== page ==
In observing and talking with people, especially Owen, I realized something about our break-up. I've worked for years tring to understand why we broke up, and probably will continue to work for years on that. It's important for me, as it was my entire culture, and it died. There are plenty of reasons for it ending- we were too authoritarian; Jonestown painted all the communes of the day in the same brush; the hippie movement from which we drew ended; more of our members were ex-college students who didn't adapt well to our authority structures; the IRS decided we weren't a church because we didn't have a steeple and wanted $24,000 in back taxes; we focused too much on the band; we had visionaries and managers but no closers who reviewed what has happened and worked on fixing problems...The list goes on. But I realized something new that I think might be the heart of it all.
We were great on the horizontal relationship, between people. Honestly, far better than most churches today, where you see people on Sundays and Wednesday nights, and don't ask, if we see someone once a week, then why don't we meet each other? But we were lousy on the vertical relationship, between people and God. Oh, of course we had worship, and talked about God, and prayed and all that. And there was individual quiet times, especially with the treeplanters. But there was no training in that relationship. There was no tradition of contemplation that we built up and talked about. The leaders, often young in the Jesus Movement, hadn't had training in that, and so couldn't teach it to others. And without that vertical component, the horizontal eventually fell apart, became corrupt, dysfunctional.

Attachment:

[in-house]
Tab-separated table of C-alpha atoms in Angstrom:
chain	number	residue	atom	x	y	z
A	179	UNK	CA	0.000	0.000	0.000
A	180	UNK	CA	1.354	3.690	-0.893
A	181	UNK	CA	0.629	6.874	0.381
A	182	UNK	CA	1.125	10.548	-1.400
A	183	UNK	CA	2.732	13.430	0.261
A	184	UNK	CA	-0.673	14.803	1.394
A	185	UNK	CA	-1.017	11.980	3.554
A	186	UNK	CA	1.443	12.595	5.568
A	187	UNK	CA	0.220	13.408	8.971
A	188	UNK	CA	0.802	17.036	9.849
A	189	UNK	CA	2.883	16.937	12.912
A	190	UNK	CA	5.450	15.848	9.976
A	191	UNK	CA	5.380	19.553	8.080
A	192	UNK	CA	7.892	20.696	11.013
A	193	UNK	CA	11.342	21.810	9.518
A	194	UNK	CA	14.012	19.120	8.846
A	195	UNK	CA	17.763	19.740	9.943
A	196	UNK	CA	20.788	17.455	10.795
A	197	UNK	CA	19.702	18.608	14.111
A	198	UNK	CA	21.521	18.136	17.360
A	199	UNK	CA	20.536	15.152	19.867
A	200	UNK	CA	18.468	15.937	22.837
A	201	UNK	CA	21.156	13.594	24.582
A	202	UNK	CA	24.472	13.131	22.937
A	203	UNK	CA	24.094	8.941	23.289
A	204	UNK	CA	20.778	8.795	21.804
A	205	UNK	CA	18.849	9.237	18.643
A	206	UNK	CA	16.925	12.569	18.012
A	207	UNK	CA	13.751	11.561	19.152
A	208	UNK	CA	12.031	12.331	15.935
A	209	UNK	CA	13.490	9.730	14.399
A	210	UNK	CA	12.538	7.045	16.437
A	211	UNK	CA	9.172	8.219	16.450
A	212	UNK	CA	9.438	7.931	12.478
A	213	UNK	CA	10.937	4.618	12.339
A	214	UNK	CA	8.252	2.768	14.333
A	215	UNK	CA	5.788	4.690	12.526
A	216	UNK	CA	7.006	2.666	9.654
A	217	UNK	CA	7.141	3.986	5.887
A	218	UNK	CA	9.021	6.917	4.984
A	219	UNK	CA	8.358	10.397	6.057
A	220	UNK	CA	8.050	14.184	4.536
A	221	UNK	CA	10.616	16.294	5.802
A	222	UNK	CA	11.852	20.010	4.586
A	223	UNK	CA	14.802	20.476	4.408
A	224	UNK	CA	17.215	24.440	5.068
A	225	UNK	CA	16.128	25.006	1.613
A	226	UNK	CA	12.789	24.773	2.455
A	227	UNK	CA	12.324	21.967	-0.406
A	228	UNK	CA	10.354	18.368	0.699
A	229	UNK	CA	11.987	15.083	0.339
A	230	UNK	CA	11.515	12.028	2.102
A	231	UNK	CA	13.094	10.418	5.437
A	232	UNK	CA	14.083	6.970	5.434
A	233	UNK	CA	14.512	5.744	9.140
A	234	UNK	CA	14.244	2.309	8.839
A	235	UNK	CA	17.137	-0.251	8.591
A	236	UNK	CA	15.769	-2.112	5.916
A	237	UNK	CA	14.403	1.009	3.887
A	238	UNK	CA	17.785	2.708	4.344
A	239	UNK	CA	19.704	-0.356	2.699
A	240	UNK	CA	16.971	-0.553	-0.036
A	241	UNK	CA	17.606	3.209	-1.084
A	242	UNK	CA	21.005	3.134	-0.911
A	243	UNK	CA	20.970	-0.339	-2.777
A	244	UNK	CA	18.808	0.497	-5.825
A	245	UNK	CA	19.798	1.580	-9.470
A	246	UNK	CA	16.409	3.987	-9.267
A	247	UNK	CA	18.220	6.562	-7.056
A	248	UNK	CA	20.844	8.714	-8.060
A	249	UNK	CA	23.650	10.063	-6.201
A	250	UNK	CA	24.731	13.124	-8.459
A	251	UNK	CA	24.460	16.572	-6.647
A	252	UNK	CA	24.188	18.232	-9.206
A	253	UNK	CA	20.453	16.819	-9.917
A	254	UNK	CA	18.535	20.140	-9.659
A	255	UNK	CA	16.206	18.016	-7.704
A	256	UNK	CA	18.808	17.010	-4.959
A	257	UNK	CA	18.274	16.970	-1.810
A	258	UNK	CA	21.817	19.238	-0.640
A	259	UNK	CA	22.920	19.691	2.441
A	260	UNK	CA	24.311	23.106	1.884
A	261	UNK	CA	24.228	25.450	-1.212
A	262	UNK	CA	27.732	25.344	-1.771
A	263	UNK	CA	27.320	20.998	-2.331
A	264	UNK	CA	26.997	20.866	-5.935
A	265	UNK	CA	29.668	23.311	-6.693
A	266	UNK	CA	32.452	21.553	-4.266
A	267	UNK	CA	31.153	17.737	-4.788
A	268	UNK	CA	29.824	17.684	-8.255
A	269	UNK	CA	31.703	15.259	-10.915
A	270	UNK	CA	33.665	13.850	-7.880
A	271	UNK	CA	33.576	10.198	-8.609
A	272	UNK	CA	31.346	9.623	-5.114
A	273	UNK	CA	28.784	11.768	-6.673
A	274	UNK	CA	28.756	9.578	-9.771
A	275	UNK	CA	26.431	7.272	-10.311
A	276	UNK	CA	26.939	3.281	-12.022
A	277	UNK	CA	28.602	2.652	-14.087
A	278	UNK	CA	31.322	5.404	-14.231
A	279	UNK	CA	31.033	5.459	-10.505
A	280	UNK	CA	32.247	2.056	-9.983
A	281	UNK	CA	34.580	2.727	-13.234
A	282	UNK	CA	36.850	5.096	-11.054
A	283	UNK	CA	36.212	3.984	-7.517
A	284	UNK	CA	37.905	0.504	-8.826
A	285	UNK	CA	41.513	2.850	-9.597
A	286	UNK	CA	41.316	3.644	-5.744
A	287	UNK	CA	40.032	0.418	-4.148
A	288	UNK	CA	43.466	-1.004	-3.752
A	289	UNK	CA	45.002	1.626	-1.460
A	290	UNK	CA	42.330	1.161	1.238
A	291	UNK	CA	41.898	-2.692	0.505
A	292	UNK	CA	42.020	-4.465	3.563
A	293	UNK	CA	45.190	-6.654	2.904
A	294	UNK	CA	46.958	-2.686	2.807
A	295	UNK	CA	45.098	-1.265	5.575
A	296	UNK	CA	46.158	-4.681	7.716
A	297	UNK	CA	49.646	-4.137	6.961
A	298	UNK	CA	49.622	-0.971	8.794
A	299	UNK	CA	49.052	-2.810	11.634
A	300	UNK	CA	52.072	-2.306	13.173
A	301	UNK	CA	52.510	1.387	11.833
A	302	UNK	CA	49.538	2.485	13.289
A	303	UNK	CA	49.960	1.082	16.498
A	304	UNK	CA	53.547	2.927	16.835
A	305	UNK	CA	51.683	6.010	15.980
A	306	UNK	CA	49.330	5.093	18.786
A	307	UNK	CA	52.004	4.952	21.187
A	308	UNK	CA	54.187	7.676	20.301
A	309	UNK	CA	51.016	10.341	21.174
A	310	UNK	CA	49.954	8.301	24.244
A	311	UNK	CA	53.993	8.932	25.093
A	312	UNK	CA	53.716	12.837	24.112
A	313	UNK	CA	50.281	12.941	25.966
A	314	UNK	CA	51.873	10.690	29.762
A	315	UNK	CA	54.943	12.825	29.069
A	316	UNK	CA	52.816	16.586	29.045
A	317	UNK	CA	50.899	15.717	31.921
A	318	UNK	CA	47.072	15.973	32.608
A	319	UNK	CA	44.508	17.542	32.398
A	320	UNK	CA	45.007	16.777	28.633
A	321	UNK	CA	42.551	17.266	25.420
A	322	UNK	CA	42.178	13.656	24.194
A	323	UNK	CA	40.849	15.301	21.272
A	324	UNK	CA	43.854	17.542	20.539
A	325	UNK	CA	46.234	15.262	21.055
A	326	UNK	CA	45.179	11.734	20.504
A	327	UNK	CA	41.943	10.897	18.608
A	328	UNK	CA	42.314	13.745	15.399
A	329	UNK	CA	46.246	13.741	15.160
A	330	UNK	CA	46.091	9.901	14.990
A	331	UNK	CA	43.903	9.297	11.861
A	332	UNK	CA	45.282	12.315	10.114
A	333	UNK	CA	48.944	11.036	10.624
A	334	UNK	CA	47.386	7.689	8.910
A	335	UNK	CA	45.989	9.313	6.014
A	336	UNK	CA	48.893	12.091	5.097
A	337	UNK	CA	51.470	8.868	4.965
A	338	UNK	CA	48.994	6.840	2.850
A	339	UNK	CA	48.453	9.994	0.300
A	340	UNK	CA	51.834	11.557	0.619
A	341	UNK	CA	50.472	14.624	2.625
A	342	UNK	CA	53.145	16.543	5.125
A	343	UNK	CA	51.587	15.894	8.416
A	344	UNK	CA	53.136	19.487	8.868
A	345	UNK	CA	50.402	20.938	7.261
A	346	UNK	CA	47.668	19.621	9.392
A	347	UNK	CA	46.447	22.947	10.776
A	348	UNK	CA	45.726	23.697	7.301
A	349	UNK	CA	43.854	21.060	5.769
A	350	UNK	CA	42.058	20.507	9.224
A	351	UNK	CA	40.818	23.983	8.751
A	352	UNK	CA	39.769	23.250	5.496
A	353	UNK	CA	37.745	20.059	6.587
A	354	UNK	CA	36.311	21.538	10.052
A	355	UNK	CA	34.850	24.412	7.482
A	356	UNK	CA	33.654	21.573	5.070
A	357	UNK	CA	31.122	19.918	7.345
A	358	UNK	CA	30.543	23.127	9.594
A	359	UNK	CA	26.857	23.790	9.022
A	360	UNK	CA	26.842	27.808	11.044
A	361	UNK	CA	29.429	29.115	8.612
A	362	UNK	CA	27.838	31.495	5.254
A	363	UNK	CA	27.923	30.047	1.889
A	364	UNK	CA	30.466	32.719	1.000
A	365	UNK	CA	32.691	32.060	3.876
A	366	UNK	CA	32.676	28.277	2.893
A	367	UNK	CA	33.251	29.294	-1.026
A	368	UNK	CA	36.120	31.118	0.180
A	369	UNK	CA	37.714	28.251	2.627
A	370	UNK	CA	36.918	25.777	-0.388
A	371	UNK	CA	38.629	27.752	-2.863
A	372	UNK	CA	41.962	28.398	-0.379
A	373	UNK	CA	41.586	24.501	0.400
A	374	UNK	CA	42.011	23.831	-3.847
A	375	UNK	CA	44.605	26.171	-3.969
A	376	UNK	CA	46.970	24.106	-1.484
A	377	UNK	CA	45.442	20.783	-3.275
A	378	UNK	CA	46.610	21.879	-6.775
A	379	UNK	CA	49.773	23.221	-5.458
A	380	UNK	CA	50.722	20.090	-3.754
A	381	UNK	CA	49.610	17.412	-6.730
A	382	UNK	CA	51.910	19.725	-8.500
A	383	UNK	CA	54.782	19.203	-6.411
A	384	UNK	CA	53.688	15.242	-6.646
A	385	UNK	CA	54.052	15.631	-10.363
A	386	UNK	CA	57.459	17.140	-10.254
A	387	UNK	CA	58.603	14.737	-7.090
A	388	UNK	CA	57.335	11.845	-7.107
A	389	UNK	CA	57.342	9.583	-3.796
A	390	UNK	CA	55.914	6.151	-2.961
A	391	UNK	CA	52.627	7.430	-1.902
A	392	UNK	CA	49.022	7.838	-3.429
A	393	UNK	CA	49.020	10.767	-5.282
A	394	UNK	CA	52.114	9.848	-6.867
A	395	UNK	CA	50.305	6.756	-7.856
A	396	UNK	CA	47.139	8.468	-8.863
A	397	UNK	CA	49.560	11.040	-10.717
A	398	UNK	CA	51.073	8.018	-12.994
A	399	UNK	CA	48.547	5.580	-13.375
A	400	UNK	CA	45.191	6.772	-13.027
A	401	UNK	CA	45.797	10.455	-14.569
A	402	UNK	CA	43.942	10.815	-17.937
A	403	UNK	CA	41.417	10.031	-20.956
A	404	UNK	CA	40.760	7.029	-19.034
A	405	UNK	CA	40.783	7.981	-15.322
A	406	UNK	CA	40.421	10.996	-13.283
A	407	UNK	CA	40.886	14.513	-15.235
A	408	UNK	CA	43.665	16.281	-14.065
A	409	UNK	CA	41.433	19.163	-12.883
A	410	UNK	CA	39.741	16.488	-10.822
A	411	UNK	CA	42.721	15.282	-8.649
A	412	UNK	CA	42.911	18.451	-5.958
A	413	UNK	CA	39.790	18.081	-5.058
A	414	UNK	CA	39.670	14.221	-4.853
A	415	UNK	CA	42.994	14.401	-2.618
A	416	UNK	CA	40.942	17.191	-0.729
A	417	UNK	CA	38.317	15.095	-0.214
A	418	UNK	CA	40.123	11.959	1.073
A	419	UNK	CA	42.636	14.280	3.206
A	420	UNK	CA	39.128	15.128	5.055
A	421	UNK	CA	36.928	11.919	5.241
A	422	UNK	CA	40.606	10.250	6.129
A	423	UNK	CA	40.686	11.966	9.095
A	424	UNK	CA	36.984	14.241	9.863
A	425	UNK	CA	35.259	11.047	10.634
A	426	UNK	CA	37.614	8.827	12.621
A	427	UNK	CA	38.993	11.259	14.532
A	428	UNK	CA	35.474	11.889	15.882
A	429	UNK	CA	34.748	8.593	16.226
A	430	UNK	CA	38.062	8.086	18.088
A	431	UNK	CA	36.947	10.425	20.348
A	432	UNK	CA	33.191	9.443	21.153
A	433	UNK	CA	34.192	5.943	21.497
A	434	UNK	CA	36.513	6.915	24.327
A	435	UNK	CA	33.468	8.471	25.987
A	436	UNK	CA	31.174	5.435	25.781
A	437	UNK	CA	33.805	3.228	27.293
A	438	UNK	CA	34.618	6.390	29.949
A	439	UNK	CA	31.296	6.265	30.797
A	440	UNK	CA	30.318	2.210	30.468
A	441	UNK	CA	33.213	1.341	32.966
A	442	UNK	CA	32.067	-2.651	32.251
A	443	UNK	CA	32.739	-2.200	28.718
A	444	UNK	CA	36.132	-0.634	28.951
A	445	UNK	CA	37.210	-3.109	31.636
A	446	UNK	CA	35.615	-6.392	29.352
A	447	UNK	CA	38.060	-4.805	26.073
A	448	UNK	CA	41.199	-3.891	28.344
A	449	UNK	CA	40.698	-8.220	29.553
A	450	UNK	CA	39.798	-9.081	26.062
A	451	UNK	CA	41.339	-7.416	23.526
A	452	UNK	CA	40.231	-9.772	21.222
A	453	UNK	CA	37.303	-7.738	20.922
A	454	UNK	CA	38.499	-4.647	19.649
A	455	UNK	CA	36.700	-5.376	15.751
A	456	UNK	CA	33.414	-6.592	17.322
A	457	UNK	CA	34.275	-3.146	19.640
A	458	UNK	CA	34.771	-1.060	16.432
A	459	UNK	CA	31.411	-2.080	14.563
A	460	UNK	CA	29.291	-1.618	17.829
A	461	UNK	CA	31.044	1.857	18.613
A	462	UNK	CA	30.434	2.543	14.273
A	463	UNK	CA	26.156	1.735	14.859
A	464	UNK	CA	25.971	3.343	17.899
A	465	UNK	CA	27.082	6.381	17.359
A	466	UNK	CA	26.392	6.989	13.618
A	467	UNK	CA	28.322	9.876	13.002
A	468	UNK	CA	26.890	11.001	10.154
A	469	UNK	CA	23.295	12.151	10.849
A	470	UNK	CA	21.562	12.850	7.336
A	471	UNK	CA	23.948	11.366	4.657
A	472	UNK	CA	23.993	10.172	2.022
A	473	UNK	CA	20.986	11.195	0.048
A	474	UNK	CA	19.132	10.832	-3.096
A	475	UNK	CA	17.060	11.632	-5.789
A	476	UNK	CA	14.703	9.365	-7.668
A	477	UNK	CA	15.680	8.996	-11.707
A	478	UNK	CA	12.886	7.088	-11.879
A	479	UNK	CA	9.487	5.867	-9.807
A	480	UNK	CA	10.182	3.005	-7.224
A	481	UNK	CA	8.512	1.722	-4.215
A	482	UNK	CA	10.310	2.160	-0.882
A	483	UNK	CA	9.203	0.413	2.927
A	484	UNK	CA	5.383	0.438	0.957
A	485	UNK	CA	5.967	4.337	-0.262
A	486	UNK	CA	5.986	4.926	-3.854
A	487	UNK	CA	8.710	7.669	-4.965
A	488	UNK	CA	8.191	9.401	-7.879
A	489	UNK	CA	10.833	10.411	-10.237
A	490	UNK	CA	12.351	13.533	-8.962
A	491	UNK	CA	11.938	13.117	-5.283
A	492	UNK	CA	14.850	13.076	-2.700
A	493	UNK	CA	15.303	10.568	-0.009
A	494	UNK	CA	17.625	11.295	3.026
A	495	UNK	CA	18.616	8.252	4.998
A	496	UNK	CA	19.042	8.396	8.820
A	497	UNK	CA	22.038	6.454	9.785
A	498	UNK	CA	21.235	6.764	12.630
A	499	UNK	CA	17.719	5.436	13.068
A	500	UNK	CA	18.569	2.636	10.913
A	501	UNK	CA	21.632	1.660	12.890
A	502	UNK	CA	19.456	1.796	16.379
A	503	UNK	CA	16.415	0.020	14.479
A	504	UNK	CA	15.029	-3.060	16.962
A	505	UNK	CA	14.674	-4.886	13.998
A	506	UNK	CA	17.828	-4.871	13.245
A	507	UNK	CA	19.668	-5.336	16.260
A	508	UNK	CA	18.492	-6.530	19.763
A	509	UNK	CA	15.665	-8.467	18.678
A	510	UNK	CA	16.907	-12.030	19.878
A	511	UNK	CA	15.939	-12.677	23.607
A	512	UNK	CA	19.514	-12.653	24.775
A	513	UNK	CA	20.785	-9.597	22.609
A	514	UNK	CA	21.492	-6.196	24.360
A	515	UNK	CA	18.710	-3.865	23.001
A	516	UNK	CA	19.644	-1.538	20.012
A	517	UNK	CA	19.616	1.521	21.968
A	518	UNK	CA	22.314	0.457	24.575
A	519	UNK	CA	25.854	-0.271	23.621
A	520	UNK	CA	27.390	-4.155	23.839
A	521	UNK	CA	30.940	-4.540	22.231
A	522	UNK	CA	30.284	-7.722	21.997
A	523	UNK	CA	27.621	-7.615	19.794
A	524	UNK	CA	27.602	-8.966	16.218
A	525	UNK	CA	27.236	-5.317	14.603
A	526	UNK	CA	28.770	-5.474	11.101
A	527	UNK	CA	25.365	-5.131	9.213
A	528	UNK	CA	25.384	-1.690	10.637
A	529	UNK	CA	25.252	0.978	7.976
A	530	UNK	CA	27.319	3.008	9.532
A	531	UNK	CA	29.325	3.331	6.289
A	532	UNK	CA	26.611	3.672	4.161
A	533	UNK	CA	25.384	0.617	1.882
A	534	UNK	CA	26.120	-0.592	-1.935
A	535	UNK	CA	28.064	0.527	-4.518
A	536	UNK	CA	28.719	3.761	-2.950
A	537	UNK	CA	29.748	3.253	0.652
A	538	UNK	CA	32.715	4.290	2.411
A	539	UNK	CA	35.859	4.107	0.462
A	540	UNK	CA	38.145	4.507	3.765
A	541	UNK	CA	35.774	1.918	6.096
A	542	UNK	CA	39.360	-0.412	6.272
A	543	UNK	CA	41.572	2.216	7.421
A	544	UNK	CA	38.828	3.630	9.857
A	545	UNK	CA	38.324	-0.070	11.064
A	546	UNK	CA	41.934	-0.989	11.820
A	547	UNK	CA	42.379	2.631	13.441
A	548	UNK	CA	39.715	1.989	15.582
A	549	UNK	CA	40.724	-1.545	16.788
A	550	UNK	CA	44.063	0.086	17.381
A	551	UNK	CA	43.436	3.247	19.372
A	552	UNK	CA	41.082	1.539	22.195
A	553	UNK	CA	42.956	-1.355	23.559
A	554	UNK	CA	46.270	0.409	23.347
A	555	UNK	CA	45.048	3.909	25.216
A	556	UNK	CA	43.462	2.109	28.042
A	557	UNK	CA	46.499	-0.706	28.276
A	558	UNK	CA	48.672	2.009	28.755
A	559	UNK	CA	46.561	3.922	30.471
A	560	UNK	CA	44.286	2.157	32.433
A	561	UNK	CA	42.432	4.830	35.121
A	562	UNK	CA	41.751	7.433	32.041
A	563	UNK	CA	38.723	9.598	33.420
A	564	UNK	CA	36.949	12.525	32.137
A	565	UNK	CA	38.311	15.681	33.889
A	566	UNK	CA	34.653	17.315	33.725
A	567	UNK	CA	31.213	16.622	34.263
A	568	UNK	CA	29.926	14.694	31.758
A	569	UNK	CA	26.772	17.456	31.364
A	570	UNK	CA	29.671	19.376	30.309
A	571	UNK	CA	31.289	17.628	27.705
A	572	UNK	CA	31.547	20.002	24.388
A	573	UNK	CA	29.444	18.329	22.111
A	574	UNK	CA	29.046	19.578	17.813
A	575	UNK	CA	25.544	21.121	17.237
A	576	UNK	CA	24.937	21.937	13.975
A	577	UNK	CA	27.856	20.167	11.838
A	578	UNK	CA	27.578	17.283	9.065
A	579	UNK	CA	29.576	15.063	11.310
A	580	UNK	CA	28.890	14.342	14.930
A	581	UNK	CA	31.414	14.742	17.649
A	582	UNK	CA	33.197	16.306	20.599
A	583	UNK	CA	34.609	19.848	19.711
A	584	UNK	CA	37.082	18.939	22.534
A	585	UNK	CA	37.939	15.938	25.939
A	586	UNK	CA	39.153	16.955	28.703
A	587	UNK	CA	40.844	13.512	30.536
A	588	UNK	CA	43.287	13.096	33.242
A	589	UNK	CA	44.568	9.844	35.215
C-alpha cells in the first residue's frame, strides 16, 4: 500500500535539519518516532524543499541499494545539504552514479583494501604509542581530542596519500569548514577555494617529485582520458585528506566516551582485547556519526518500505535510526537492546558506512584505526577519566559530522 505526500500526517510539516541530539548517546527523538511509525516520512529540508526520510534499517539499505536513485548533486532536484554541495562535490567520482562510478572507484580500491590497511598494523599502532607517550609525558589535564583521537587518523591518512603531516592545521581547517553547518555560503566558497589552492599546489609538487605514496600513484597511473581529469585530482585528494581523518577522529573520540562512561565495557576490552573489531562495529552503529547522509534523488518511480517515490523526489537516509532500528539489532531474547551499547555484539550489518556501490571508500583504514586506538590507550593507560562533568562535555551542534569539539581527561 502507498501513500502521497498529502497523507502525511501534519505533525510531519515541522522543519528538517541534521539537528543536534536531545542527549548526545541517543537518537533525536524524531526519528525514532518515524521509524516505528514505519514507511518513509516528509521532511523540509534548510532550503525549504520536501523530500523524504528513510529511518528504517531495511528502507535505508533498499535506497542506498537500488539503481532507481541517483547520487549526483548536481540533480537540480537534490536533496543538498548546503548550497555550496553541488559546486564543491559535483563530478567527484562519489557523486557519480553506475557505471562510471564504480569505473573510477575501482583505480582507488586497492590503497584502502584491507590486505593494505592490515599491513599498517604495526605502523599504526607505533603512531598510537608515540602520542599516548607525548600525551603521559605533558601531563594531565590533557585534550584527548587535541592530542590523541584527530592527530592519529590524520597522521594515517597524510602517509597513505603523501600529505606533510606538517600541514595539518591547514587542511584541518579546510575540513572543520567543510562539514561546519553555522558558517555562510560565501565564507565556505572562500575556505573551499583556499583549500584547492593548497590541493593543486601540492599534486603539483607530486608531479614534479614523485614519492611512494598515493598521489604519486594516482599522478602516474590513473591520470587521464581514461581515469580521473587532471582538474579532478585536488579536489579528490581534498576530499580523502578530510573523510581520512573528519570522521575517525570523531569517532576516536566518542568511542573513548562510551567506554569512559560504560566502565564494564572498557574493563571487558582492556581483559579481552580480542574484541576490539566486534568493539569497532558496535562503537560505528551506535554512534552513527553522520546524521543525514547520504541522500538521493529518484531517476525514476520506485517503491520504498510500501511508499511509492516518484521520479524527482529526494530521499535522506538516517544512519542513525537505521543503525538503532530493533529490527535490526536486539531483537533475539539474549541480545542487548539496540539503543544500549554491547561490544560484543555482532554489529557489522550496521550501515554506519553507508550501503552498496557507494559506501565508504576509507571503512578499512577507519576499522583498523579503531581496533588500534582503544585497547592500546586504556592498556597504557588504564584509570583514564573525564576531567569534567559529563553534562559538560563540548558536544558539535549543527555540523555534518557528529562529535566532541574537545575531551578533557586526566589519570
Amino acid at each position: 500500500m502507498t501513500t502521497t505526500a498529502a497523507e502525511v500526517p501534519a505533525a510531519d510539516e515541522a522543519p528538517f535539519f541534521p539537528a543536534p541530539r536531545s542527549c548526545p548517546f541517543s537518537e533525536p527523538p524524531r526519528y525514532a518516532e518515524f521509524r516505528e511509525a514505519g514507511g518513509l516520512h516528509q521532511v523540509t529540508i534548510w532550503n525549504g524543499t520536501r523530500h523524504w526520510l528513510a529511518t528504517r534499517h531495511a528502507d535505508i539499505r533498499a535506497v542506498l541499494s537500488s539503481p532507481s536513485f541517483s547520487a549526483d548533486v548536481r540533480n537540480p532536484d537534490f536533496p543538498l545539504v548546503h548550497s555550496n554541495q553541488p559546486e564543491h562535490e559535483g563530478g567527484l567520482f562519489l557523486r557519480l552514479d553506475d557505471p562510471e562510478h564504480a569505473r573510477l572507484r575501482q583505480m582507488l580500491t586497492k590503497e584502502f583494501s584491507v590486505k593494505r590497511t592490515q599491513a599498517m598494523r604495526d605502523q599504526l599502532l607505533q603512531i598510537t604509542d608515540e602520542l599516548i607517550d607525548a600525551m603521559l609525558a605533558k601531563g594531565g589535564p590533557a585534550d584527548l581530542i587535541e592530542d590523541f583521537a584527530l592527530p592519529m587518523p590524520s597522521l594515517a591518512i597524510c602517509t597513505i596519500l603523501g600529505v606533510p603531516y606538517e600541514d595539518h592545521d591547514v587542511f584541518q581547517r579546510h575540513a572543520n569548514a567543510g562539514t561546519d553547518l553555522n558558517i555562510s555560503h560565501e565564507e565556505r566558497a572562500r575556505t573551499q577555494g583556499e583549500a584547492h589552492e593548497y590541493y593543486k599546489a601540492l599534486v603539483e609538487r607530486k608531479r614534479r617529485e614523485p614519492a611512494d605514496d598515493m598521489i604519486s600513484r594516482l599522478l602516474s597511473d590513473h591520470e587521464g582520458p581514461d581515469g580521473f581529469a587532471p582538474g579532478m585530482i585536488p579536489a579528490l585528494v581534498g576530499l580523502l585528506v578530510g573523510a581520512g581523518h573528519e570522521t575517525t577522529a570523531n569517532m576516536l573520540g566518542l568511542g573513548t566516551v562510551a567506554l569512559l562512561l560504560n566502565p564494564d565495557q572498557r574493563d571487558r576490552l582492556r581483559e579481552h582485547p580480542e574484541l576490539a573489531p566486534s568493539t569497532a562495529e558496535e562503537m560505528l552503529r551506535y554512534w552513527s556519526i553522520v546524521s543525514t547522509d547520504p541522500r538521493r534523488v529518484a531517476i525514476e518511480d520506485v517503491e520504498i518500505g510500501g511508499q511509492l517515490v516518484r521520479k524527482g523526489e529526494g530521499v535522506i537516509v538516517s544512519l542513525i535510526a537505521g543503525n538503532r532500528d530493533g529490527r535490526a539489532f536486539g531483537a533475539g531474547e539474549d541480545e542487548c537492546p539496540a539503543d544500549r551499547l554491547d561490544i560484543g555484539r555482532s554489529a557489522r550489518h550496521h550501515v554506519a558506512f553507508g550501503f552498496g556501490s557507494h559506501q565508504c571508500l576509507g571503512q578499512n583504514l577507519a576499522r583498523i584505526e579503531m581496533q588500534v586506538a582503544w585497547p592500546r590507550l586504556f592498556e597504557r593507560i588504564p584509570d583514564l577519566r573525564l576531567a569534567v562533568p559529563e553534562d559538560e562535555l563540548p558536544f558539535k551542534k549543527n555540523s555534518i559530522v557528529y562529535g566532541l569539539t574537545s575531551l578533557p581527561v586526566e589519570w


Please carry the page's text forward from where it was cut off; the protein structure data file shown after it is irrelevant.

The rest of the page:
I really value some of what I've learned of that from IV, Grant Goble, and the Friends. But the legacy of my upbringing causes me not to practice it enough. And I've thought of late, I really need to dwell more in God, spend more time with Him, if I'm to be at all beneficial to others, and be a moment of grace to them. I keep it as a motto, but I need to far more actually pursue being served by God in order to actively seek out and experience Joy. If I don't, I'm in danger of following the way of others who did great things, but have no staying power, for there is no vision and reason to continue. In the end, no matter what things we do for the Kingdom, it comes down to one relationship: between us and God.